When we think of Christmas traditions, treasured time with family and friends usually comes to mind.
But there's one annual tradition no one looks forward to: long hours spent on the road or in the air as you travel to visit loved ones for the holidays.
This year, forecasters are warning to plan for delays and interruptions, as the country is bracing for big winter storms during some of the year's busiest travel days.
Travelers in the East and South can expect heavy rain that will delay flights and snarl traffic across huge swaths of the country. Yes, it will be a wet Christmas - not a white one - as temperatures are expected to keep warm.
The storm could be at its worst on Thursday, December 20, which AAA has already predicted to be the year's busiest travel day as more than 100 million Americans head for their holiday destinations.
The auto club warns the country's roads and airports will start getting crowded on Wednesday, as early birds try to beat the rush, and that travel times in major cities could triple because of the congestion.
Major interstates, including the I-55, I-75, I-95, I-40 and I-70, are all expected to face slow and dangerous conditions as the rainstorms arrive.
Meteorologists from AccuWeather say the heavy rainfall will also bring a risk of flooding to the Southeast toward the end of the week, while the Northwest will gets its own storm, with rain and snow expected to last into the weekend.
Plus, especially bad conditions for visibility and fog are predicted to delay air traffic even more.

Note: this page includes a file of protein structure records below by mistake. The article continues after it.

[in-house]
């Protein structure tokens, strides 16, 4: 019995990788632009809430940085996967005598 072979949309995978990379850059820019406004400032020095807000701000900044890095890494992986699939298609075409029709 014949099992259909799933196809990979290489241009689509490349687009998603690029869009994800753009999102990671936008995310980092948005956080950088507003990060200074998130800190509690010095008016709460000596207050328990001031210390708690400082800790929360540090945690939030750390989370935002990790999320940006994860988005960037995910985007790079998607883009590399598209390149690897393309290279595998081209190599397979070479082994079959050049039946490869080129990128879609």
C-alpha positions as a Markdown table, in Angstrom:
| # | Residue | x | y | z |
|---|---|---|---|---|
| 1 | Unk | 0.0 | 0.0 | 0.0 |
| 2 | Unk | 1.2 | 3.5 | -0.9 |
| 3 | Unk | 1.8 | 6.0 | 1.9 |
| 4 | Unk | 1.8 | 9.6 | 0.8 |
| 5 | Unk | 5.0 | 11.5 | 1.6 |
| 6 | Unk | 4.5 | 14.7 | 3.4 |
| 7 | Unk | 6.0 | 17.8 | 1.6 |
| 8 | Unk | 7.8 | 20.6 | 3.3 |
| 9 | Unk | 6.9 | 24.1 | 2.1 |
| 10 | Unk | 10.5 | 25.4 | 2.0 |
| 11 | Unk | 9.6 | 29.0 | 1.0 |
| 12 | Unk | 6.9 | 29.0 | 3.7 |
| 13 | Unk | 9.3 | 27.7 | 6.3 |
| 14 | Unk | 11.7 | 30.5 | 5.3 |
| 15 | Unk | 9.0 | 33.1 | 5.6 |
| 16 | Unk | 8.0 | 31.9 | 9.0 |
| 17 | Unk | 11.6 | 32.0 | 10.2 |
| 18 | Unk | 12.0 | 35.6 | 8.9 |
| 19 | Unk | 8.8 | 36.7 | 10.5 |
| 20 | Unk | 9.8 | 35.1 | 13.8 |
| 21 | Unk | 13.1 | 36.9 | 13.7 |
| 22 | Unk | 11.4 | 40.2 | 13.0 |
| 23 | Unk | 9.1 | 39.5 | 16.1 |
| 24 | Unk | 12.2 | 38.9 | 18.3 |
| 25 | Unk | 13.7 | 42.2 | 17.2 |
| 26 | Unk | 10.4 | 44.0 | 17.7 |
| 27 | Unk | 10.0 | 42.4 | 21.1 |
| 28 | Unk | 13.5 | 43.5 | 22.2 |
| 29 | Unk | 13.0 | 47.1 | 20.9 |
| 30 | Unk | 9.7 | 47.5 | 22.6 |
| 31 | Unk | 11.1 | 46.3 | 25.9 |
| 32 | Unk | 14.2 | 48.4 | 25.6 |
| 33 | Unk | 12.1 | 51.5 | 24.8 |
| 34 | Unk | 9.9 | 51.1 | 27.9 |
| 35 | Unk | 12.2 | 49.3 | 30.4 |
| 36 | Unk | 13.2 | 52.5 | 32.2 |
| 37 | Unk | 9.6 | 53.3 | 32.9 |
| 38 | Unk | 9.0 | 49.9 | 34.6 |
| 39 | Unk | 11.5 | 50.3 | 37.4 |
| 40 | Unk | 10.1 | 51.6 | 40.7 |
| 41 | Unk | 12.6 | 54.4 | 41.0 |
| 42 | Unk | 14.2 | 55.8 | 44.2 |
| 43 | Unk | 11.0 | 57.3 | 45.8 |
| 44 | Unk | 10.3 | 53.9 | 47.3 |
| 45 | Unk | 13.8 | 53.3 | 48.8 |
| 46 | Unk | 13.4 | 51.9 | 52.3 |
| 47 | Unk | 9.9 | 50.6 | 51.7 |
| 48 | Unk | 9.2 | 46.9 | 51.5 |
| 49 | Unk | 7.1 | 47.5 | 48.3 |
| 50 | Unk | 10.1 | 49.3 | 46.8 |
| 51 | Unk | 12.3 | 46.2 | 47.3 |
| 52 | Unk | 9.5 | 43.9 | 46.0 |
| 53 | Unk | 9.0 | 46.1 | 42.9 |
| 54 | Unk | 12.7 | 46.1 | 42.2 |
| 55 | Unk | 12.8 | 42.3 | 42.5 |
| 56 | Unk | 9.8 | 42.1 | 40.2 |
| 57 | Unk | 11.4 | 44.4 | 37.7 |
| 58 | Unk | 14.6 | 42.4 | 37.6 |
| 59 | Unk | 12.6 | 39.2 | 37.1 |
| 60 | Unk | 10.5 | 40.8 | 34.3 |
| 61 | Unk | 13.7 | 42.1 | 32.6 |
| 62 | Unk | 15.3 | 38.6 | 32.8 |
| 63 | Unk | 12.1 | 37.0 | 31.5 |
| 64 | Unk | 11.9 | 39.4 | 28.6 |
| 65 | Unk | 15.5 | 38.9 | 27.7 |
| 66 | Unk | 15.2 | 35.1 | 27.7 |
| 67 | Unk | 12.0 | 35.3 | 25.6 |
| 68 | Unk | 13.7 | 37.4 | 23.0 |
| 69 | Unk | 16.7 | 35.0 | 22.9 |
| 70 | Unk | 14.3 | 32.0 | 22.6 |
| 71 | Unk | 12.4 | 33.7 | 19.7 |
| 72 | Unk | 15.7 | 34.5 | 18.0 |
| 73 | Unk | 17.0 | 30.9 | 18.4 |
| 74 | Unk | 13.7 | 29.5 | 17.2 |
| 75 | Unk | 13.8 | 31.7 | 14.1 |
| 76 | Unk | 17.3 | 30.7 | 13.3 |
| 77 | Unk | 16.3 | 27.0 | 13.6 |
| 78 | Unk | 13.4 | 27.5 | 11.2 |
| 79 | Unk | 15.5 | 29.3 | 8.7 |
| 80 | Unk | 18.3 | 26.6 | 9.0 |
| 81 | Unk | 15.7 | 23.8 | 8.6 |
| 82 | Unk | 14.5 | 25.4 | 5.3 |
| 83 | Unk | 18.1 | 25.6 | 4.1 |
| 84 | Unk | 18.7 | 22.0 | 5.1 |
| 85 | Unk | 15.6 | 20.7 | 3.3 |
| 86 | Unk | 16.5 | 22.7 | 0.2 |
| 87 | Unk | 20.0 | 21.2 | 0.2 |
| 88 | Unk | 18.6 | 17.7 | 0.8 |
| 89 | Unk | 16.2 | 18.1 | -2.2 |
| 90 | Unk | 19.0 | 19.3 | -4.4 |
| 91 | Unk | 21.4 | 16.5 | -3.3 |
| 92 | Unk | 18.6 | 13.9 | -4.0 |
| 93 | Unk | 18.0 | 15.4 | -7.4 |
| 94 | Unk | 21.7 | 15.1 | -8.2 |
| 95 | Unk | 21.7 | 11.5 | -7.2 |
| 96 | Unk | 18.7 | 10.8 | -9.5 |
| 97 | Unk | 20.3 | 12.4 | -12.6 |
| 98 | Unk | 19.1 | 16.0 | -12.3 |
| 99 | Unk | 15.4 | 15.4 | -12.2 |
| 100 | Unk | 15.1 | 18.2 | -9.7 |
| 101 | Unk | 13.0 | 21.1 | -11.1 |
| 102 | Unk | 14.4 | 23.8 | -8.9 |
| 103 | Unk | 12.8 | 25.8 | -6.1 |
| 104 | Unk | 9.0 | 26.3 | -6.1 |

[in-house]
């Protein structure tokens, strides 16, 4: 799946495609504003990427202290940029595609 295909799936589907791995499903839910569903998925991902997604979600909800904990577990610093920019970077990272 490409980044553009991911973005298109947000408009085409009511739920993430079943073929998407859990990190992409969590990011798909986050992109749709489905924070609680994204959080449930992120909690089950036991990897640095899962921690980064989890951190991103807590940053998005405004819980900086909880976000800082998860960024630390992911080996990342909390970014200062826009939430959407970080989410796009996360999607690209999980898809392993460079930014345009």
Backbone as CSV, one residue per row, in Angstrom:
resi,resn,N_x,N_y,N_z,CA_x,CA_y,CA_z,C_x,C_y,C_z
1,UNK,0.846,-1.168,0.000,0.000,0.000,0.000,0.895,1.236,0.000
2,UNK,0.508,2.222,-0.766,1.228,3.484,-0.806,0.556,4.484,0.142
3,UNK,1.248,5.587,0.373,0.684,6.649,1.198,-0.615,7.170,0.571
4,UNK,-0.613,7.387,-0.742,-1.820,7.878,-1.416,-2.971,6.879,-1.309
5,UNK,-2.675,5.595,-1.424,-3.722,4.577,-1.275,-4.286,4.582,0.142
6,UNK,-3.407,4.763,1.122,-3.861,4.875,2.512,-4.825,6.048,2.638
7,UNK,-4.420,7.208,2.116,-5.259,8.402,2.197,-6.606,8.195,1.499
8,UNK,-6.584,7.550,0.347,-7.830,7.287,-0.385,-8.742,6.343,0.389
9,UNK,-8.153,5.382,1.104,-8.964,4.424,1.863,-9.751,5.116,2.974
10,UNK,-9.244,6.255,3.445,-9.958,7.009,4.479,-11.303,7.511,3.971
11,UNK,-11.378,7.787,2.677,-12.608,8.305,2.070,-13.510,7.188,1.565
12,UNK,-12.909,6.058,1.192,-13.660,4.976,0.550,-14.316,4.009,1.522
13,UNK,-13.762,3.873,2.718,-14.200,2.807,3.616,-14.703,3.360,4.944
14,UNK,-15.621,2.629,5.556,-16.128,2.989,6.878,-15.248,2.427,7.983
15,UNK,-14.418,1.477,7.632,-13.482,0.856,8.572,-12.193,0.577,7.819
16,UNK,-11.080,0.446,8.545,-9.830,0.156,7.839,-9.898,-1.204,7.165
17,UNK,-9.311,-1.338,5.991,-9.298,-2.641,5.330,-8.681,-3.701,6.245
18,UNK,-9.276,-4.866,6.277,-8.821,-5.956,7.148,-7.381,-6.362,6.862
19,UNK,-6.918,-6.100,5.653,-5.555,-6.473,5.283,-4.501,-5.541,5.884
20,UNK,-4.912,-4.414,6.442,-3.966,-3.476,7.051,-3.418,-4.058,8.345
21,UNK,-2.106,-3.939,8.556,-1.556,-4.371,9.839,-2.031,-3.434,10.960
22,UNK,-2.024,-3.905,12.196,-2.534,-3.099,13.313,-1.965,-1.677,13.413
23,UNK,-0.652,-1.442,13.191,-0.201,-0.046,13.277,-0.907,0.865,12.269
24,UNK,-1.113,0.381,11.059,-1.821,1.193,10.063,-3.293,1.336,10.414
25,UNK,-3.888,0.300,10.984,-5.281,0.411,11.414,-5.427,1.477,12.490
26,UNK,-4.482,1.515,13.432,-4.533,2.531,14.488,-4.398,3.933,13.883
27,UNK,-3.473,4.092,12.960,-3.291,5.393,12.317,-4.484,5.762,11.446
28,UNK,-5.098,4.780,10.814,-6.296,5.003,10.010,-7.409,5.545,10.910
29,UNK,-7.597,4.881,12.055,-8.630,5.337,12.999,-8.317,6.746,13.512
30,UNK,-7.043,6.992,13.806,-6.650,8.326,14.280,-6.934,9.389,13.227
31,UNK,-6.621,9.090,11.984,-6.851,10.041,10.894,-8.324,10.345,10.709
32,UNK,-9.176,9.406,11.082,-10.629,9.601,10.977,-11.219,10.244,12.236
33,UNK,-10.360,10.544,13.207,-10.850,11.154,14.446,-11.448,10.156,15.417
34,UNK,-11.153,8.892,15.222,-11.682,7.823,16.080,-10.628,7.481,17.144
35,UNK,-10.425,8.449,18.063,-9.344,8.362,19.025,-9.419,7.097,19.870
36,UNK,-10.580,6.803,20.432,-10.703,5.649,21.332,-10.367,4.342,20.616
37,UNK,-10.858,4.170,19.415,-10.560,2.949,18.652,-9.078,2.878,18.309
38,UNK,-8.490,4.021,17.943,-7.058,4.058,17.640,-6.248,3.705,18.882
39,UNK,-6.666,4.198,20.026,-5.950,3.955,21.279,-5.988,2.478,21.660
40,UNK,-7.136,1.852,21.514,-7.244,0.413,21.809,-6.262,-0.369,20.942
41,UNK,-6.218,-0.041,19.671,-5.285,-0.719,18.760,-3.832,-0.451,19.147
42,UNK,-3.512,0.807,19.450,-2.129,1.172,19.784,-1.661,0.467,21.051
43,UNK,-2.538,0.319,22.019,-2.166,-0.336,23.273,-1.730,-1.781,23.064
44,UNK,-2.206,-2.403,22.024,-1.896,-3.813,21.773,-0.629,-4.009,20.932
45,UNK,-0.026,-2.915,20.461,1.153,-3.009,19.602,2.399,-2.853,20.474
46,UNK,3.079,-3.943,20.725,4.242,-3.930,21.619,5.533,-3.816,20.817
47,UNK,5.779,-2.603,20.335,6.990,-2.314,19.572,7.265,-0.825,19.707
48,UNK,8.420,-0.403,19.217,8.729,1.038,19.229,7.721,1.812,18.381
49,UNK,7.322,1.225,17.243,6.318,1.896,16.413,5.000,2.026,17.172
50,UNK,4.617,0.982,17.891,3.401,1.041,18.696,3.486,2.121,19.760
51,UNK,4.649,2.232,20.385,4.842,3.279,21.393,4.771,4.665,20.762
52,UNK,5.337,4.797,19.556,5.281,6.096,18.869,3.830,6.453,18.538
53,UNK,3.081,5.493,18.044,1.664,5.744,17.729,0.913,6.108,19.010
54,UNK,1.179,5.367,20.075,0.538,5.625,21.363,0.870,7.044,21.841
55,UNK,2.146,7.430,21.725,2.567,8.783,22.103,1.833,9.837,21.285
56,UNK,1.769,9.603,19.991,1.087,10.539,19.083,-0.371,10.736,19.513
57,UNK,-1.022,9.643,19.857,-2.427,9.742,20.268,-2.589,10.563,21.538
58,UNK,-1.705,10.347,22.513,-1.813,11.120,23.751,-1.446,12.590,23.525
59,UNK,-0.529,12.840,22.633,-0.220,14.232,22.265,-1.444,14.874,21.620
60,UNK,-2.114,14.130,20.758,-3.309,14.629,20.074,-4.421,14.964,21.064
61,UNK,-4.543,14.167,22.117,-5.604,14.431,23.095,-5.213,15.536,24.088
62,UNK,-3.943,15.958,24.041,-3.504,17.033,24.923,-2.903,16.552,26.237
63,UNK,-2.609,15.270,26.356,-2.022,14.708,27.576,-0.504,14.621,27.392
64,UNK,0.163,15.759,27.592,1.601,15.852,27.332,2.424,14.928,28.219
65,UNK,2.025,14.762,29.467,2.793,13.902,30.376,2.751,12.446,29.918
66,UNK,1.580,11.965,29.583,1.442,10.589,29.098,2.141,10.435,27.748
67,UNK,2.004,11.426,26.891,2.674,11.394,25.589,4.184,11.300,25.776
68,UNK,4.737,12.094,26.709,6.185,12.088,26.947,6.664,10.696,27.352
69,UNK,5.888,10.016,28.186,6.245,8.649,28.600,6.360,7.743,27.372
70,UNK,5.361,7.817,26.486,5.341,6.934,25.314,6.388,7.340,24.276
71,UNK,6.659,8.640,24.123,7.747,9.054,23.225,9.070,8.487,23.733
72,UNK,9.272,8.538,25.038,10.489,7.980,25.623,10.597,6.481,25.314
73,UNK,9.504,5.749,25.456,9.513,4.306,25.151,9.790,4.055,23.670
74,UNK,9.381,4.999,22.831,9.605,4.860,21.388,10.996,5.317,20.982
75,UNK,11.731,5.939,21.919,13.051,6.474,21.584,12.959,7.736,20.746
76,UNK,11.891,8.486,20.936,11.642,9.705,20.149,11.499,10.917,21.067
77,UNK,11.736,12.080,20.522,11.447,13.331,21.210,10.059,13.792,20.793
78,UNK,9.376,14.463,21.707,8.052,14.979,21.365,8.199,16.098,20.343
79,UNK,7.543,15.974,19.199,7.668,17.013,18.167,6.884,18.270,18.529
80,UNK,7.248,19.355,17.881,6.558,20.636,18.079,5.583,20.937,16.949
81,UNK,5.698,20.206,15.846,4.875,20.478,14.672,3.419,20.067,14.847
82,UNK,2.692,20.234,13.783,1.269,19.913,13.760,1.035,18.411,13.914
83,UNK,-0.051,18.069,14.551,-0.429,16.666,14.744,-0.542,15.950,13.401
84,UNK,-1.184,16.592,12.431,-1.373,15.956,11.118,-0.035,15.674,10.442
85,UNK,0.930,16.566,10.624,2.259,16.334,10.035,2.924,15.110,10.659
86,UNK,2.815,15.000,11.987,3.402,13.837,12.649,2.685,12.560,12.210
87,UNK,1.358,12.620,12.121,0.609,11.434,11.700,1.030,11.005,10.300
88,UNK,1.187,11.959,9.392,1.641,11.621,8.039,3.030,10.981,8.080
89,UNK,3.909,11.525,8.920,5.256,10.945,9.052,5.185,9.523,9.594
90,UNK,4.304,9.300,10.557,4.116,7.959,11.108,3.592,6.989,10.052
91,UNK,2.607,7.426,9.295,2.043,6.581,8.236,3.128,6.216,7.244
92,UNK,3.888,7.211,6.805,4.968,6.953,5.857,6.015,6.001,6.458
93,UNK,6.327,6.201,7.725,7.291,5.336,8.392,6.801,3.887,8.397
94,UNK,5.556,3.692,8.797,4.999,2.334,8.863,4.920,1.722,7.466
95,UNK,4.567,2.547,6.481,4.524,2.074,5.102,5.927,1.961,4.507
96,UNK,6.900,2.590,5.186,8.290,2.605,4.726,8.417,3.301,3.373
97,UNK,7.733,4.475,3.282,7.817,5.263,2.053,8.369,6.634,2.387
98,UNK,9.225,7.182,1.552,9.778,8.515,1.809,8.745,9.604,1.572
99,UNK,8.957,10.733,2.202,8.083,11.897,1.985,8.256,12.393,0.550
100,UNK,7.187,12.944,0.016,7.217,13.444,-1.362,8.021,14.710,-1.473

While Mid and Southwest states should see dry, mild weather, anyone flying to the coasts can expect to wait as airports in several major hubs will probably be backed up.
Atlanta's airport has already warned to expect delays on Thursday and Friday, and a slew of other cities in the East and Southeast can expect the same.
And although the stormy weather should move on from the East Coast by the weekend, a conga line of storms drifting over the Pacific Ocean will hit the country one after the other, bringing more and more rain right up to Christmas.
Here's another unfortunate side effect of those travel delays: delivery services like FedEx, UPS, the USPS, and Amazon could see delays as the Christmas rush combines with weather delays.
Major shippers warn that Christmas packages should be in the mail no later than Friday if you want them to reach their destination by Christmas Eve. If you've waited this long to mail a Christmas gift, paying extra for a rush service like Priority Mail Express would also be a smart investment.
Along with the upsetting travel forecast, we have one more bit of bad news: temperatures are predicted to stay above-average right up until Christmas, meaning chances of waking up to a white Christmas are slim everywhere but select parts of the Midwest and Northeast.